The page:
While one probably tends to think that car radios were invented and developed in the United States during the early twenties, it was actually in Chelmsford, England, that the first mobile experiments took place. Designed by Guglielmo Marconi, the first mobile installation antenna on record goes back to 1897.
On the other side of the Atlantic, the experiments of Guglielmo Marconi were continued by the Americans Lee Deforest and Edwin Armstrong, who set the foundations of radio early in the twentieth century. Lee DeForest had been one of the prime advocates of “automobiles as wireless stations.” Early in 1903, and as told by a magazine of that era, “he fitted his instruments to automobiles so that the electricity which propels the automobile while in motion can be used for wireless telegraphy when the automobile is at a standstill”.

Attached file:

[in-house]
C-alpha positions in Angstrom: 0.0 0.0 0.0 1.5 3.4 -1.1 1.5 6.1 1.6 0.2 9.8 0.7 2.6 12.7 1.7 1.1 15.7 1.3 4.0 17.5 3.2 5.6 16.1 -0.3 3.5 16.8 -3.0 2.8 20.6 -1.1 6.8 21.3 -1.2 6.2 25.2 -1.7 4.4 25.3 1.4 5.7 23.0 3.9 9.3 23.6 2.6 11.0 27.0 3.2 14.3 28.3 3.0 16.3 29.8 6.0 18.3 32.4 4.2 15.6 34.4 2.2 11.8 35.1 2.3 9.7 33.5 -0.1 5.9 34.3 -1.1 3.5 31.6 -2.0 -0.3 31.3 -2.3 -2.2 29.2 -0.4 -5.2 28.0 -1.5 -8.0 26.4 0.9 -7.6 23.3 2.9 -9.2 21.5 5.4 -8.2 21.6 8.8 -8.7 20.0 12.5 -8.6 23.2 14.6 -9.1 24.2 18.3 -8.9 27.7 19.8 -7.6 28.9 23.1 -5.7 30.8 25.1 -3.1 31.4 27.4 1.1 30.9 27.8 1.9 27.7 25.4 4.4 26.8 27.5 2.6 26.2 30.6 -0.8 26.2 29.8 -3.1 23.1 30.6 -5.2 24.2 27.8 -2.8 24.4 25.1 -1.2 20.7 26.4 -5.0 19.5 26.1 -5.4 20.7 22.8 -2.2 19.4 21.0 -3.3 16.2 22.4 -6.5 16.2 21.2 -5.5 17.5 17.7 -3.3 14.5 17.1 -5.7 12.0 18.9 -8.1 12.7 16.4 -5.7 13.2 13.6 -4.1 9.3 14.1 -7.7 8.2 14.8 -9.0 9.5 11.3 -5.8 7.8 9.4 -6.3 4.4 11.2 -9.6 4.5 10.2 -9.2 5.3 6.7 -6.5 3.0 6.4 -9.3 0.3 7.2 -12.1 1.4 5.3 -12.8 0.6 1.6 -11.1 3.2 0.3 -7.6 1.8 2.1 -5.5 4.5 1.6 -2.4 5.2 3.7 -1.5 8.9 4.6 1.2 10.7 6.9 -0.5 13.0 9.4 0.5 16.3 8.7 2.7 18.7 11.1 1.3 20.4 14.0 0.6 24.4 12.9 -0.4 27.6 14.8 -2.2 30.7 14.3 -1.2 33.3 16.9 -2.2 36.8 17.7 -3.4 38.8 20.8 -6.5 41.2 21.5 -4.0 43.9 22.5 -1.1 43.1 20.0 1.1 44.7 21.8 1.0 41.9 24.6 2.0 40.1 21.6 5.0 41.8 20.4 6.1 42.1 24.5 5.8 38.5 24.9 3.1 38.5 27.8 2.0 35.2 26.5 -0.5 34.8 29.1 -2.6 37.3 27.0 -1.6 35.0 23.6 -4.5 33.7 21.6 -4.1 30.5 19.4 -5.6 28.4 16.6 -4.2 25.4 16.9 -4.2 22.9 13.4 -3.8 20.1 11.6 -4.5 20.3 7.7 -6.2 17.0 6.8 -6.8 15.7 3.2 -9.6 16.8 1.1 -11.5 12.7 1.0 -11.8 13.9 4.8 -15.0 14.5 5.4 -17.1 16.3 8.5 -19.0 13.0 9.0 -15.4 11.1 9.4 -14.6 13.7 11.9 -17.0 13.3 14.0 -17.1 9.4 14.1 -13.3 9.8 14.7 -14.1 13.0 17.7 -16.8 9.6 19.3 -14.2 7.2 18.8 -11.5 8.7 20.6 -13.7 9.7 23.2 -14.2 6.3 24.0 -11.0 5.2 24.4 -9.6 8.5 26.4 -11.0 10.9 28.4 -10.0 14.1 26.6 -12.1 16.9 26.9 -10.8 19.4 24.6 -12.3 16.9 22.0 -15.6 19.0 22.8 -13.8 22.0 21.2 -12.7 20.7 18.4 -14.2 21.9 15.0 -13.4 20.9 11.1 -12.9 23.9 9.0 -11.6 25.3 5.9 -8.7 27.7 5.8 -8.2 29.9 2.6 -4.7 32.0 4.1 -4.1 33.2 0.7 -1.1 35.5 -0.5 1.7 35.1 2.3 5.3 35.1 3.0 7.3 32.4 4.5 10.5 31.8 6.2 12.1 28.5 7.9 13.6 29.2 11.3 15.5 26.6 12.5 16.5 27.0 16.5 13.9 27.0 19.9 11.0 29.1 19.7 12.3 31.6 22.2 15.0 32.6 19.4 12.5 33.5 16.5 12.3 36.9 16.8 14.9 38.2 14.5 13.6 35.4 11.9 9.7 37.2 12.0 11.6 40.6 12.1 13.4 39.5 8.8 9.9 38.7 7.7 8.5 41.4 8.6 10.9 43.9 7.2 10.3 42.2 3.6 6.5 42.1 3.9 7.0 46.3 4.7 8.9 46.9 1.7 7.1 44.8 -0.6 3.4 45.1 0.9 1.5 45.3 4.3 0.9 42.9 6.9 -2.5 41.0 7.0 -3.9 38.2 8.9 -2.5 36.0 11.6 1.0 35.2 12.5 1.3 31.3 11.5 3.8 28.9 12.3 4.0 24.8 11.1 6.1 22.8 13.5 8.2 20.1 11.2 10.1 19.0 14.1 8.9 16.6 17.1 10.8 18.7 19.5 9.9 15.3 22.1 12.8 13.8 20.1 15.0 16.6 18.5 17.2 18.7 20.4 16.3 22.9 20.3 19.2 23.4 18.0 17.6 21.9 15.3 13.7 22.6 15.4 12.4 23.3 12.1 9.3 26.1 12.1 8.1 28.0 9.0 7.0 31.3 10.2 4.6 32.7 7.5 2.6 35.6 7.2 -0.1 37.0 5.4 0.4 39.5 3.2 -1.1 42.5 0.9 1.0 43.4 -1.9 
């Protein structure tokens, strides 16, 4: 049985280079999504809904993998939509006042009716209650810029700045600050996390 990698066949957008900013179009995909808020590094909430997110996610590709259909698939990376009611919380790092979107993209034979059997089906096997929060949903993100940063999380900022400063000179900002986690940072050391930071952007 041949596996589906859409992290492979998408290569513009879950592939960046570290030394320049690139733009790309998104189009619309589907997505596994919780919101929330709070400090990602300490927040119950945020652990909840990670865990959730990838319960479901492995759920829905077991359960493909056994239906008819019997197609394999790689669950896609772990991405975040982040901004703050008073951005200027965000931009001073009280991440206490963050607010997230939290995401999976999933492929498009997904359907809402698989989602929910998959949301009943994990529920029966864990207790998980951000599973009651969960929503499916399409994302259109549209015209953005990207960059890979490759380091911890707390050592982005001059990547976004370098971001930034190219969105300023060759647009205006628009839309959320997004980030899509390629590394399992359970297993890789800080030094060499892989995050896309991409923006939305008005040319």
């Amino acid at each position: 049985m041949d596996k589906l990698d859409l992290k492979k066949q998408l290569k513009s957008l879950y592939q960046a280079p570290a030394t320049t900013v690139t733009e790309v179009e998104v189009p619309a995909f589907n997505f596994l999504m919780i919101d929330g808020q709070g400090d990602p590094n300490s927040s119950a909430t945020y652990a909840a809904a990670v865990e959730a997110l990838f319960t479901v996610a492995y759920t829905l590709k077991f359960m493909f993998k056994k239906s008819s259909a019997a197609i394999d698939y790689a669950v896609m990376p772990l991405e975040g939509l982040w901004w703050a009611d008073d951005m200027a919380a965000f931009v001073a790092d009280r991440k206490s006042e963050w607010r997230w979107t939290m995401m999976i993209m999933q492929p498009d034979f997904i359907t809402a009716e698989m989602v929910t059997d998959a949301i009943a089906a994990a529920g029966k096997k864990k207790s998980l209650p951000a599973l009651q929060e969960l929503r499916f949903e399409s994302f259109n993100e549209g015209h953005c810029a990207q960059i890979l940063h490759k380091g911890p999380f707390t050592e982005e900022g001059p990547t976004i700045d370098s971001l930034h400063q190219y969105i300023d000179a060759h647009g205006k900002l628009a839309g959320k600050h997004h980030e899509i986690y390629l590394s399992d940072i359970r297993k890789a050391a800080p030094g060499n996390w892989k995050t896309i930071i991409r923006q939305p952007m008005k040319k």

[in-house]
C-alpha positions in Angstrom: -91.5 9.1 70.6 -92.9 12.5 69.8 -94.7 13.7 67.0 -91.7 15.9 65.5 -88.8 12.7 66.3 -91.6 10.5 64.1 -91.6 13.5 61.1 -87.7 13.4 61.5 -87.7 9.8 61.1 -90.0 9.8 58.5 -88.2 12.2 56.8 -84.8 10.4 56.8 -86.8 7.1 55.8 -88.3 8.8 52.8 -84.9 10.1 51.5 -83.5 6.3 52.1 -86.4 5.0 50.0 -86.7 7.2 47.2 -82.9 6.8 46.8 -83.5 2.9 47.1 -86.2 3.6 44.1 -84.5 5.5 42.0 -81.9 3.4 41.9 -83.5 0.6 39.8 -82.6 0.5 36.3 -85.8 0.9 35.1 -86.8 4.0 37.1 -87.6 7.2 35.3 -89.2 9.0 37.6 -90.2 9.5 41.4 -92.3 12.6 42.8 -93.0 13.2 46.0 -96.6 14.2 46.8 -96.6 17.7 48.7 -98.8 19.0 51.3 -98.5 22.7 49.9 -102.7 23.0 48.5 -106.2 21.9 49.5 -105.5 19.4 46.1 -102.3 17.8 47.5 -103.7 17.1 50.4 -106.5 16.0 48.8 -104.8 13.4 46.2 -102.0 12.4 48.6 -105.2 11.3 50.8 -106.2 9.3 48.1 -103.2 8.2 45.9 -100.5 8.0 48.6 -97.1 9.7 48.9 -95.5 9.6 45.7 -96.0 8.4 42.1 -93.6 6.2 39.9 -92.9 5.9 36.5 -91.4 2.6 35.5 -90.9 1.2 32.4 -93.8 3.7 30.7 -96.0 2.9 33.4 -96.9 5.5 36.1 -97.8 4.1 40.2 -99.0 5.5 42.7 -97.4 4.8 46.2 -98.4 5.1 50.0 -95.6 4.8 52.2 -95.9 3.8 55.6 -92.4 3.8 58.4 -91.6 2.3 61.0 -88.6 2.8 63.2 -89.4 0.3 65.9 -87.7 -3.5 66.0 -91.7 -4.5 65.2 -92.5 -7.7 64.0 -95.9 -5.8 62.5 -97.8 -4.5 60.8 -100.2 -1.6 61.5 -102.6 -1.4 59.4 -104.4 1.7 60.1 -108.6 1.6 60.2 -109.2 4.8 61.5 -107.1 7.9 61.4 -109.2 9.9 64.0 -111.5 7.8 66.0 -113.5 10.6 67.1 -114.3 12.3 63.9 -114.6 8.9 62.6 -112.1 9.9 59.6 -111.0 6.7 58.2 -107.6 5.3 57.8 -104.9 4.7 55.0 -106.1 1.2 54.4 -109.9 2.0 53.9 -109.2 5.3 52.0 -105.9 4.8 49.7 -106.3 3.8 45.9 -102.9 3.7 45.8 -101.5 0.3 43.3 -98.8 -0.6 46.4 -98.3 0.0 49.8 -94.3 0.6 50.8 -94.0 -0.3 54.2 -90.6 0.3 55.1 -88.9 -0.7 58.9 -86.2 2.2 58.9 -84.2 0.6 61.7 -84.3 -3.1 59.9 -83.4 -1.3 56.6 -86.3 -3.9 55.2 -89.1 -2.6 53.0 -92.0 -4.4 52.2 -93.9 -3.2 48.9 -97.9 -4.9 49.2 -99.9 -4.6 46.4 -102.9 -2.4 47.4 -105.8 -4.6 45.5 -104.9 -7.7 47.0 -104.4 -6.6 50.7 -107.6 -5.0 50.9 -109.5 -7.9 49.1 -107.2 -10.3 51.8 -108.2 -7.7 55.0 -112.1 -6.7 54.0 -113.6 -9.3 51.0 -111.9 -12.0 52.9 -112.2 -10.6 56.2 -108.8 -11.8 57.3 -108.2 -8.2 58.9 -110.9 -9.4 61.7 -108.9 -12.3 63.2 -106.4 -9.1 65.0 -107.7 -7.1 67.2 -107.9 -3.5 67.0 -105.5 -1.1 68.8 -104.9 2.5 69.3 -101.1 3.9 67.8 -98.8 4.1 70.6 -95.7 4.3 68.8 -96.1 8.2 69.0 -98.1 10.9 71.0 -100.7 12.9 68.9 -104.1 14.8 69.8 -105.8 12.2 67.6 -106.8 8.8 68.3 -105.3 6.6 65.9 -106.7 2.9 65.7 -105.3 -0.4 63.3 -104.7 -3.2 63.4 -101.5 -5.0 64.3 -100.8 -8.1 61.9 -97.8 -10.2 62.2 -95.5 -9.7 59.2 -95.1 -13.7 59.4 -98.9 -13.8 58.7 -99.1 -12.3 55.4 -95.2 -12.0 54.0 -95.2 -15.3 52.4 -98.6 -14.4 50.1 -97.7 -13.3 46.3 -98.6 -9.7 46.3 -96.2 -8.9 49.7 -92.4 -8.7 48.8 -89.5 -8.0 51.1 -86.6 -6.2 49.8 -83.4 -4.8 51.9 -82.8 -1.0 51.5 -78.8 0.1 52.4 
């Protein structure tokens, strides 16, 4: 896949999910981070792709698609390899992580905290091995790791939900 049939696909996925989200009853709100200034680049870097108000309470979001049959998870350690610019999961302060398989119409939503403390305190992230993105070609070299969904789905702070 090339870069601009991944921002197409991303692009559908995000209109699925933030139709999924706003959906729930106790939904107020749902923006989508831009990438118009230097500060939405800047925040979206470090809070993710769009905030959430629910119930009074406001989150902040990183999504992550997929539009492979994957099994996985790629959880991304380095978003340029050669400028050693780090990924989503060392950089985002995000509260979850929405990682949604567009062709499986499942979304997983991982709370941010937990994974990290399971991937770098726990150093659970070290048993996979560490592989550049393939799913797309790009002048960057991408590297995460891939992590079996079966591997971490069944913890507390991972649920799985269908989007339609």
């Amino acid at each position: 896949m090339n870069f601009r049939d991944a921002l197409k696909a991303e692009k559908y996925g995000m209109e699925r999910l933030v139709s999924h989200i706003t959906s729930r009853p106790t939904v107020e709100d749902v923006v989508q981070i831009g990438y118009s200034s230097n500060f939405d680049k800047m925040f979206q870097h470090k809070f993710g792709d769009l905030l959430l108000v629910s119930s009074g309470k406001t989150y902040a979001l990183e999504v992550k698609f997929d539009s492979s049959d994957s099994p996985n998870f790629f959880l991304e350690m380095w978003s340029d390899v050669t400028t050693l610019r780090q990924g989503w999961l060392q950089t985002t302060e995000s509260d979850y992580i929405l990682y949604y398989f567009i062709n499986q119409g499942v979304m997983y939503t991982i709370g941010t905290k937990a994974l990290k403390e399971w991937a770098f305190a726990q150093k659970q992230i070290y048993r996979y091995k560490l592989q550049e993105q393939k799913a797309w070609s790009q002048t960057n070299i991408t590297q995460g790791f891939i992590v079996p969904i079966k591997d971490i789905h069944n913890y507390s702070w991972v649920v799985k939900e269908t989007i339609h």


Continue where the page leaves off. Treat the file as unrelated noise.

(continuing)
In those pioneering days of radio broadcasting, antenna installation was one of the major stumbling blocks for the development of car radios, which were known as “motorized radios” then. For example, and to put things in perspective, AM home radios required over 100 feet of antenna wire to achieve passable reception. For mobile installations, the wire was typically hung from vertical poles, or wrapped around a square or rhomboid-shaped wooden frame.
It is the intent of this paper to describe the early attempts to overcome the problems of installing an effective antenna in a motor vehicle.
The period to be covered in this Part One is from 1897 to 1937, year in which the whip (or rod) antenna became the dominant force.
Part Two of this paper (to be issued by the S.A.E. in 1988) will cover the period 1937-1987.